On February 09, 2021, the South African High Court sitting at Western Cape delivered a milestone ruling on the protection of Environmental Rights Defenders (ERDs) against Strategic Litigation and against Public Participation (SLAPP) claims. In the Mineral Sands Resources (PTY)LTD  and Others vs Reddel and Others[1] case, the High Court upheld the SLAPP suit defence raised by Environmental Rights Defenders that  the claim was actuated by the desire to silence the voice of the defenders, thwart their freedom of expression and abuse the court process.[2] The purpose of this article is to examine the decision by the High court and make it more accessible and understandable to Environmental Rights Defenders in Africa The article explains the ruling’s context and content. Further, it explains what the decision mean to Environmental Rights Defenders. The article argues that the ruling shapes how SLAPP suits should be dealt with in Africa as the ruling carries some lessons for ERDs and Judiciaries  in Africa.

 

Context and Content of the Case

SLAPP suits happens to be one of the major emerging threats to environmental rights activism and participation in Africa and the world at large. This is becoming more evident in Africa in the face of globalisation and multinational companies in the Extractives Industries, Oil and Gas. Businesses prefer to operate in an environment where they are not held accountable. When questioned the recent trend has been to abuse the court process through bringing in SLAPP suits.  SLAPP suits have been defined as ‘’meritless or exaggerated lawsuits intended to intimidate civil society advocates, human rights defenders, journalists, academics, and individuals as well as organisations acting in the public interests.”[3] They are litigated into silence by corporations and often drained of their resources.[4]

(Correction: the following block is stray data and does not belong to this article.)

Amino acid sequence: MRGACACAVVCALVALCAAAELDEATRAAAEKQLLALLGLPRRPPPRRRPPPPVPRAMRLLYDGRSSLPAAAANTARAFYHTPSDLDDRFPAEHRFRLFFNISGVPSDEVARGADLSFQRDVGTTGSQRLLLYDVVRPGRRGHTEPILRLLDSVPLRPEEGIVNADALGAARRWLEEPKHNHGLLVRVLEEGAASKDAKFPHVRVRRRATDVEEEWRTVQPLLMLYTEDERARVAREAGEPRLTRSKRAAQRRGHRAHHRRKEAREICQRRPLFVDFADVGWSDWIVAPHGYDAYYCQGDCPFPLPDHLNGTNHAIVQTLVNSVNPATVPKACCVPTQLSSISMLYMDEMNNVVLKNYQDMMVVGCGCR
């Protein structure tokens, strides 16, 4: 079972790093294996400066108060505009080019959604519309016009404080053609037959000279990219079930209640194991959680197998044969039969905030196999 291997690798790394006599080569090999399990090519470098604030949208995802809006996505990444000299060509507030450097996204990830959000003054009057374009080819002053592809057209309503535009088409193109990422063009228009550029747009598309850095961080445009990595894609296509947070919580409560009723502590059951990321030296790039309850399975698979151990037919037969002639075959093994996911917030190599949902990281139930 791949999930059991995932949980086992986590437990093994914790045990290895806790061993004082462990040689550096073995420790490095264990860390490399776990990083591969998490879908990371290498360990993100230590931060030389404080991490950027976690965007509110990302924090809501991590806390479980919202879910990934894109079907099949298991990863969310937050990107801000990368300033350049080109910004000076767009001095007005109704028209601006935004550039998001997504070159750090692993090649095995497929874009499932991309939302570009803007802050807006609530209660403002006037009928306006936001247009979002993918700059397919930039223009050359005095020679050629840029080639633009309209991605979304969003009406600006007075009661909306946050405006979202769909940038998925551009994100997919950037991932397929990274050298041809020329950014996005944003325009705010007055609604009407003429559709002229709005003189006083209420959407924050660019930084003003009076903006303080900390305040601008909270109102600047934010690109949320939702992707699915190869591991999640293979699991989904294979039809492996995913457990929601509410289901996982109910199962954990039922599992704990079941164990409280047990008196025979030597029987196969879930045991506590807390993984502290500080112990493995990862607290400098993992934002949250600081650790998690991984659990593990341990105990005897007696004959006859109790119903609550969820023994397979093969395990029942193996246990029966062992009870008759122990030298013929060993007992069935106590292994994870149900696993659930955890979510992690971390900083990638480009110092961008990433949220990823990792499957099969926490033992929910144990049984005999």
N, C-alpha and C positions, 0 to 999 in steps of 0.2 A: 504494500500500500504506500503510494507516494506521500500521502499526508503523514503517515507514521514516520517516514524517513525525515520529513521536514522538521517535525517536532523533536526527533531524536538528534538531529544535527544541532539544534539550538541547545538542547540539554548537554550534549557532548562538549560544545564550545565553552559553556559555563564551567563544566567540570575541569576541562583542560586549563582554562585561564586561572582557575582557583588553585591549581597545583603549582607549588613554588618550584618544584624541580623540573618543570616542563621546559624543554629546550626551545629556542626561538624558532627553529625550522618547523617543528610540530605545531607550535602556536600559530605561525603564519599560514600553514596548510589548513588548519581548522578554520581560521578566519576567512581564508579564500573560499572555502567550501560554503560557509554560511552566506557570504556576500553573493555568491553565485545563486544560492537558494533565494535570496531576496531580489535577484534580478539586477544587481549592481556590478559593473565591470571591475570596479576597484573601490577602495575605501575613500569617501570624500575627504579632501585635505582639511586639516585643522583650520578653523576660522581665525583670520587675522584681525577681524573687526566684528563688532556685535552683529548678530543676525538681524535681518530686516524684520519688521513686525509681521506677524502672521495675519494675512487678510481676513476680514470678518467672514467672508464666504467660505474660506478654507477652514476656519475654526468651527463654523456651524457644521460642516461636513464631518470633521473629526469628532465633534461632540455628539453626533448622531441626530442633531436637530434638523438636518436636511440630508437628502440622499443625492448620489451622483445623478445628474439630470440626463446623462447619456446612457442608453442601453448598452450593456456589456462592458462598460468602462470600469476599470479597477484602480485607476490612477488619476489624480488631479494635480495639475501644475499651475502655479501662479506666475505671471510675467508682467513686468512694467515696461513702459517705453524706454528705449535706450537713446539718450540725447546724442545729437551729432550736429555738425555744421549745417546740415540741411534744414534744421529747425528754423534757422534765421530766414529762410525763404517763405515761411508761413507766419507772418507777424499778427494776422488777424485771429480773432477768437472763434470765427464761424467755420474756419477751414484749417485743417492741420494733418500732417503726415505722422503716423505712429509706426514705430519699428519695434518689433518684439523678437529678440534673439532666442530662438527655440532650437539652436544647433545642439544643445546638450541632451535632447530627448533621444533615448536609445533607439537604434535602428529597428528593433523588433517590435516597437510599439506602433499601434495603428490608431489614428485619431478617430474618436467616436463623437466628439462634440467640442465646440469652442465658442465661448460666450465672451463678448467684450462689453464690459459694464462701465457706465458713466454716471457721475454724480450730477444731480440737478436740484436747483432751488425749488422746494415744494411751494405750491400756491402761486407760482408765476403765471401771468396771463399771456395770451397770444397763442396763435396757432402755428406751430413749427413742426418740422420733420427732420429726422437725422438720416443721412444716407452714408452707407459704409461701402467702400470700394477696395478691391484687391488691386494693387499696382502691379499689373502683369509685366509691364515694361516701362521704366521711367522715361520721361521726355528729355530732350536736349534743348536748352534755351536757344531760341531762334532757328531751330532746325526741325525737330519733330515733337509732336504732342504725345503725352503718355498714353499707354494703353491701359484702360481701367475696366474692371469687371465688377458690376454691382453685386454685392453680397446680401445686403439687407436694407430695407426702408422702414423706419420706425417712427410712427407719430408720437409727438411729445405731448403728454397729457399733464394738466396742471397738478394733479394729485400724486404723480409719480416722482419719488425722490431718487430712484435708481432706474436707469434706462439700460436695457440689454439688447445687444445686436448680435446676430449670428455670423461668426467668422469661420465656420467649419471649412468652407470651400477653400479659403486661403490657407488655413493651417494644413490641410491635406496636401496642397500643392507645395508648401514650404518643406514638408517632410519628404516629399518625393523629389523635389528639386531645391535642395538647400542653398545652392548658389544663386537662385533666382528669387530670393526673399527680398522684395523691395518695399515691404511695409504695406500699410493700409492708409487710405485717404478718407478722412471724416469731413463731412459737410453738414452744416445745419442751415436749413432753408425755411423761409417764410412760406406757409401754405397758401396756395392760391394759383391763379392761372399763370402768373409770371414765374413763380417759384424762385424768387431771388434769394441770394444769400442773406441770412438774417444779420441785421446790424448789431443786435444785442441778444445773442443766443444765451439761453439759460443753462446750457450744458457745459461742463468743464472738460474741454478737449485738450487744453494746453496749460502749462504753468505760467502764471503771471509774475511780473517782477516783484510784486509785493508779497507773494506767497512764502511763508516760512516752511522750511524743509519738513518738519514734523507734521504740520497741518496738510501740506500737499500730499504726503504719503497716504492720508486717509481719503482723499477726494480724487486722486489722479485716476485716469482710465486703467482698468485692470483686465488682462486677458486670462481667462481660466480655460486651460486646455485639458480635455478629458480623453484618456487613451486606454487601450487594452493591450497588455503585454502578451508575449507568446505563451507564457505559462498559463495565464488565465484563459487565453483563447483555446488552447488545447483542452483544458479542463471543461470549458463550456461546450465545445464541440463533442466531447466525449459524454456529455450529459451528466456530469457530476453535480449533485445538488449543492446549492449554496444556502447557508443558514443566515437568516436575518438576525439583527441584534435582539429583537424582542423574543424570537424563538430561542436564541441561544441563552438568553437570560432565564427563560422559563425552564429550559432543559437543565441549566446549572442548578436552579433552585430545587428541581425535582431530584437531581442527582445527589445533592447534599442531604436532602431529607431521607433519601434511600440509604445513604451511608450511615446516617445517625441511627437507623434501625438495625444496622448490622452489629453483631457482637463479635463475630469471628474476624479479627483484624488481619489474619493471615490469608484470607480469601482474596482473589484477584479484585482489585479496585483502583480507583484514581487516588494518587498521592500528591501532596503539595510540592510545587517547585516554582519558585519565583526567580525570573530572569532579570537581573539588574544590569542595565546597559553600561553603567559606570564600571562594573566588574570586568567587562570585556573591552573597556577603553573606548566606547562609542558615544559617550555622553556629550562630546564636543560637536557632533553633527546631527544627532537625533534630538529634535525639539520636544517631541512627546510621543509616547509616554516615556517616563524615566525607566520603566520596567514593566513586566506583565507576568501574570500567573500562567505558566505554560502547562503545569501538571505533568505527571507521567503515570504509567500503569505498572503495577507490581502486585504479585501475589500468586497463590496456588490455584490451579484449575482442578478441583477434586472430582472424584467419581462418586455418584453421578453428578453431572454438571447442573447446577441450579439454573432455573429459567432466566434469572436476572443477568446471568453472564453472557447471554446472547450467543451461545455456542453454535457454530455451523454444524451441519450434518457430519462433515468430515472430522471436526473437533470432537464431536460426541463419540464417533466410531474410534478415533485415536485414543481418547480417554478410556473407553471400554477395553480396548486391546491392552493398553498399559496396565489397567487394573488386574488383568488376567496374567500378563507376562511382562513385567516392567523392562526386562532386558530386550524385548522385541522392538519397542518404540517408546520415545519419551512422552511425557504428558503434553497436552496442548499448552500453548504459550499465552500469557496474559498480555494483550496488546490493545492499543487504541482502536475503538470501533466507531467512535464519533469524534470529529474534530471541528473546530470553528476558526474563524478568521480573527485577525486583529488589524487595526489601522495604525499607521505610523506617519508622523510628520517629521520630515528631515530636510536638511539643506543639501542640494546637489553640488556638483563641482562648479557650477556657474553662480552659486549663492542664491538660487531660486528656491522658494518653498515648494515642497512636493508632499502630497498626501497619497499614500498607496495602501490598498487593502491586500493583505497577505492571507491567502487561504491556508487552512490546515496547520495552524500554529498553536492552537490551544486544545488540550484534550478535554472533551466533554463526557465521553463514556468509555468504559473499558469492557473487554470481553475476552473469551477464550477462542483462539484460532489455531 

In this case two mining companies that are involved in the exploration and development of major mineral sands in South Africa (Tormin Mineral Sands project and Xolobeni Mineral Sands Project) sued ERDS for defamation. The Environmental Rights Defenders sued are Reddell, Davies and Cullanan who are environmental lawyers. The company also sued Cloete, Dlamini and Clarke who are community activists. The ERDS were sued for defamation in the sum of R 14,25 million, alternatively the publication of apologies. The two companies alleged that the defendant’s activists throughout their advocacy initiatives exhibited in the form of lectures, discussion panels, books, and opinions in which they were criticizing the mining operations and activities of the companies uttered defamatory statements. In essence, the companies wanted monetary compensation or an apology for being criticized by the activists. The ERDS in turn raised two defences to the claims. In their first defence the ERDS indicated that the claims raised by the mining companies was an abuse of court process motivated by the desire to silence them from public participation. They further indicated that the claim was meant to violate their freedom of speech. The second defence raised was that the claim by the mining companies was bad in law. The court dismissed the second defence and dealt comprehensively with the second defence. It is also the second defence that is the centre of this discussion.

The Ruling of the Court and the Protection of Environmental Rights Defenders